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J Biol Chem. 2015 Feb 6;290(6):3740-51. doi: 10.1074/jbc.M114.617639. Epub 2014 Dec 18.

Positioning of cysteine residues within the N-terminal portion of the BST-2/tetherin ectodomain is important for functional dimerization of BST-2.

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From the Laboratory of Molecular Microbiology, NIAID, National Institutes of Health, Bethesda, Maryland 20892-0460 and.
Department of Chemistry and Biochemistry, James Madison University, Harrisonburg, Virginia 22807.
From the Laboratory of Molecular Microbiology, NIAID, National Institutes of Health, Bethesda, Maryland 20892-0460 and


BST-2/tetherin is a cellular host factor capable of restricting the release of a variety of enveloped viruses, including HIV-1. Structurally, BST-2 consists of an N-terminal cytoplasmic domain, a transmembrane domain, an ectodomain, and a C-terminal membrane anchor. The BST-2 ectodomain encodes three cysteine residues in its N-terminal half, each of which can contribute to the formation of cysteine-linked dimers. We previously reported that any one of the three cysteine residues is sufficient to produce functional BST-2 dimers. Here we investigated the importance of cysteine positioning on the ectodomain for functional dimerization of BST-2. Starting with a cysteine-free monomeric form of BST-2, individual cysteine residues were reintroduced at various locations throughout the ectodomain. The resulting BST-2 variants were tested for expression, dimerization, surface presentation, and inhibition of HIV-1 virus release. We found significant flexibility in the positioning of cysteine residues, although the propensity to form cysteine-linked dimers generally decreased with increasing distance from the N terminus. Interestingly, all BST-2 variants, including the one lacking all three ectodomain cysteines, retained the ability to form non-covalent dimers, and all of the BST-2 variants were efficiently expressed at the cell surface. Importantly, not all BST-2 variants capable of forming cysteine-linked dimers were functional, suggesting that cysteine-linked dimerization of BST-2 is necessary but not sufficient for inhibiting virus release. Our results expose new structural constraints governing the functional dimerization of BST-2, a property essential to its role as a restriction factor tethering viruses to the host cell.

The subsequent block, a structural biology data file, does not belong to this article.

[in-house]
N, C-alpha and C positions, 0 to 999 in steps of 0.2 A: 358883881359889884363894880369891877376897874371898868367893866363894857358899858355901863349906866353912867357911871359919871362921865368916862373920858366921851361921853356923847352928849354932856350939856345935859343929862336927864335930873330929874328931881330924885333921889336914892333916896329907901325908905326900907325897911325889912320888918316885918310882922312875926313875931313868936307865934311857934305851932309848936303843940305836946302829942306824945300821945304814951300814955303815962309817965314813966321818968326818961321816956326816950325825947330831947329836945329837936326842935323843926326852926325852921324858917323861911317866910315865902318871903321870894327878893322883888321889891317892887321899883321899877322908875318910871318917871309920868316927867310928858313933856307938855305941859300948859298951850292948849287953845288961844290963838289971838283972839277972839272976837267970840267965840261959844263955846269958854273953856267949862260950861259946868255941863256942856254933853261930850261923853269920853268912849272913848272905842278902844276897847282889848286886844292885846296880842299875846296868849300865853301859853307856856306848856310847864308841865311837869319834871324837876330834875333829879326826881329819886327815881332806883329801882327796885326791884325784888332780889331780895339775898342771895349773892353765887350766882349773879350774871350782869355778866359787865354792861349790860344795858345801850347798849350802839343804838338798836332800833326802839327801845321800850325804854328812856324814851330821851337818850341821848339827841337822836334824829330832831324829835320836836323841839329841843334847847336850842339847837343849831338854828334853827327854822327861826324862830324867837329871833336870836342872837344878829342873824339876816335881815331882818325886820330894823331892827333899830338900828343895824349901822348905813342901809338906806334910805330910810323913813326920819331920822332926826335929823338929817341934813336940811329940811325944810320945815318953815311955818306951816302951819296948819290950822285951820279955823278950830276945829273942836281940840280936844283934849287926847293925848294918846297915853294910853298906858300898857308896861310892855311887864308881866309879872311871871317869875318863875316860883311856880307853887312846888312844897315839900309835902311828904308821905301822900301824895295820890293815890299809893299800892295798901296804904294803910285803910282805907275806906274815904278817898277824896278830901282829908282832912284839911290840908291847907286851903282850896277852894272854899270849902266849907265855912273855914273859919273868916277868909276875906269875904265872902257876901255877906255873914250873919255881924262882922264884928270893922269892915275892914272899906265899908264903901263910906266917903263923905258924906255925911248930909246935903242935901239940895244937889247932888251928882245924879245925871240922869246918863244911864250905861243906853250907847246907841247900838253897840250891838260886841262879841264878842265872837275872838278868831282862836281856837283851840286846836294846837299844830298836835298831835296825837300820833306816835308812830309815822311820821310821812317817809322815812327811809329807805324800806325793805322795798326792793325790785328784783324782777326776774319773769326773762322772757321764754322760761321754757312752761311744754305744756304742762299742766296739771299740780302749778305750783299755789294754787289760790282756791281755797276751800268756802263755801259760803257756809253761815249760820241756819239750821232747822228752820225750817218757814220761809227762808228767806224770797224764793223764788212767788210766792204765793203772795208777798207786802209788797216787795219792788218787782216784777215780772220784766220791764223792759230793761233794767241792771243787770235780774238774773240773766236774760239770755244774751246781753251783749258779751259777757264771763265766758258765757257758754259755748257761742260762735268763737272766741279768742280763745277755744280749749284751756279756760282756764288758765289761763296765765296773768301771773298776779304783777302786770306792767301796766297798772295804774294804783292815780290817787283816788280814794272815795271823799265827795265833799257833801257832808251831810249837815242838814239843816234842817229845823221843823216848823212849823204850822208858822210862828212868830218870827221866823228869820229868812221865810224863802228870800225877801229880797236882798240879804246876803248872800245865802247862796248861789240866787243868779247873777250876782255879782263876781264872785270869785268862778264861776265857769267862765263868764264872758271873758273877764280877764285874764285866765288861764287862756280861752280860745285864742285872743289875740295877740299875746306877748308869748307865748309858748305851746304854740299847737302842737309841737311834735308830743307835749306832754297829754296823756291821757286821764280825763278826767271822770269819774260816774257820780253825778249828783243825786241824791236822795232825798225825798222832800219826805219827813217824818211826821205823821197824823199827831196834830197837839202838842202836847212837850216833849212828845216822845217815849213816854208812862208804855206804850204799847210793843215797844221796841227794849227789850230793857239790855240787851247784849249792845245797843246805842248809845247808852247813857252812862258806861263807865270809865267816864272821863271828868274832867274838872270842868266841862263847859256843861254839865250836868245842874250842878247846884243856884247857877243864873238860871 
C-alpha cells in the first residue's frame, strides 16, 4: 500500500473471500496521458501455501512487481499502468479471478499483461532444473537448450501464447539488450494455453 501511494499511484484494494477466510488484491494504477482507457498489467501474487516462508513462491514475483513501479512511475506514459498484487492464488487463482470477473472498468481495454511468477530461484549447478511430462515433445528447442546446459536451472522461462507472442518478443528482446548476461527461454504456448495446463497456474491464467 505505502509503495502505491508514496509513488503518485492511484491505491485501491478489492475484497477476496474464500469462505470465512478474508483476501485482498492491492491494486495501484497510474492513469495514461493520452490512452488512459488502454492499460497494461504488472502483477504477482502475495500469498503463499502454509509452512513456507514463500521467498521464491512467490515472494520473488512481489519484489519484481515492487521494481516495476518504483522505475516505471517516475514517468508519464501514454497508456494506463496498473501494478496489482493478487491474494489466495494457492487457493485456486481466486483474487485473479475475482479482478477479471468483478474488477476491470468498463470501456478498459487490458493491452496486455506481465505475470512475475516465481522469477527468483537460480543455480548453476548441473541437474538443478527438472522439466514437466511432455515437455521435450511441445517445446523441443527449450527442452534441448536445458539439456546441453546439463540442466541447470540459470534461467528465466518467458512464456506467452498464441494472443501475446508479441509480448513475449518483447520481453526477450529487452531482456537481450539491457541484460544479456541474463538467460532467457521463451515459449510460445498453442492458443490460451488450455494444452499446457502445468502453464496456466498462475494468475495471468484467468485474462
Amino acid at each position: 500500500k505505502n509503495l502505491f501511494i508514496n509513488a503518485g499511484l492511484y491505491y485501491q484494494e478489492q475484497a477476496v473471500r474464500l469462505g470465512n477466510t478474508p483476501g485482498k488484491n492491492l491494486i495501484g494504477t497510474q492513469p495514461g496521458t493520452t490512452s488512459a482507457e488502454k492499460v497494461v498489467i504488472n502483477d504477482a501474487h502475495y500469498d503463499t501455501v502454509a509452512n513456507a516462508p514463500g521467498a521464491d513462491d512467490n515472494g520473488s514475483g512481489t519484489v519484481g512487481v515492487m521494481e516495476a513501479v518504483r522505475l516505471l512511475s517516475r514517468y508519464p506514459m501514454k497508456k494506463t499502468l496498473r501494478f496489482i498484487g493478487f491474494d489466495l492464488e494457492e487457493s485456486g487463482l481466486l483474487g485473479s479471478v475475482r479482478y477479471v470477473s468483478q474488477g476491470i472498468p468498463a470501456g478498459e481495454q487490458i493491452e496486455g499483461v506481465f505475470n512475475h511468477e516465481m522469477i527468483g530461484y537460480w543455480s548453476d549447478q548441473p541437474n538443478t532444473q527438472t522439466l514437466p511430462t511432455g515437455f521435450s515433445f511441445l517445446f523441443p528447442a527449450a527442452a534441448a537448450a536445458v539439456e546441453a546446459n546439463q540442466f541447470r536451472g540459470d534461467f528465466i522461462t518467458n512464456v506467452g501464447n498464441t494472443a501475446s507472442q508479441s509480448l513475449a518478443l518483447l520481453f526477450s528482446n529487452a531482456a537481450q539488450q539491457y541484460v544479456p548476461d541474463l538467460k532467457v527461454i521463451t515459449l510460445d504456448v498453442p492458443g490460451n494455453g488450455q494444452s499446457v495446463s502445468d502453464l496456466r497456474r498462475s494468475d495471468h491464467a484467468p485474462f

BST-2; Cysteine-mediated Cross-linking; Gene Expression; Microbiology; Protein Complex; Protein Structure; Tetherin; Virus Release

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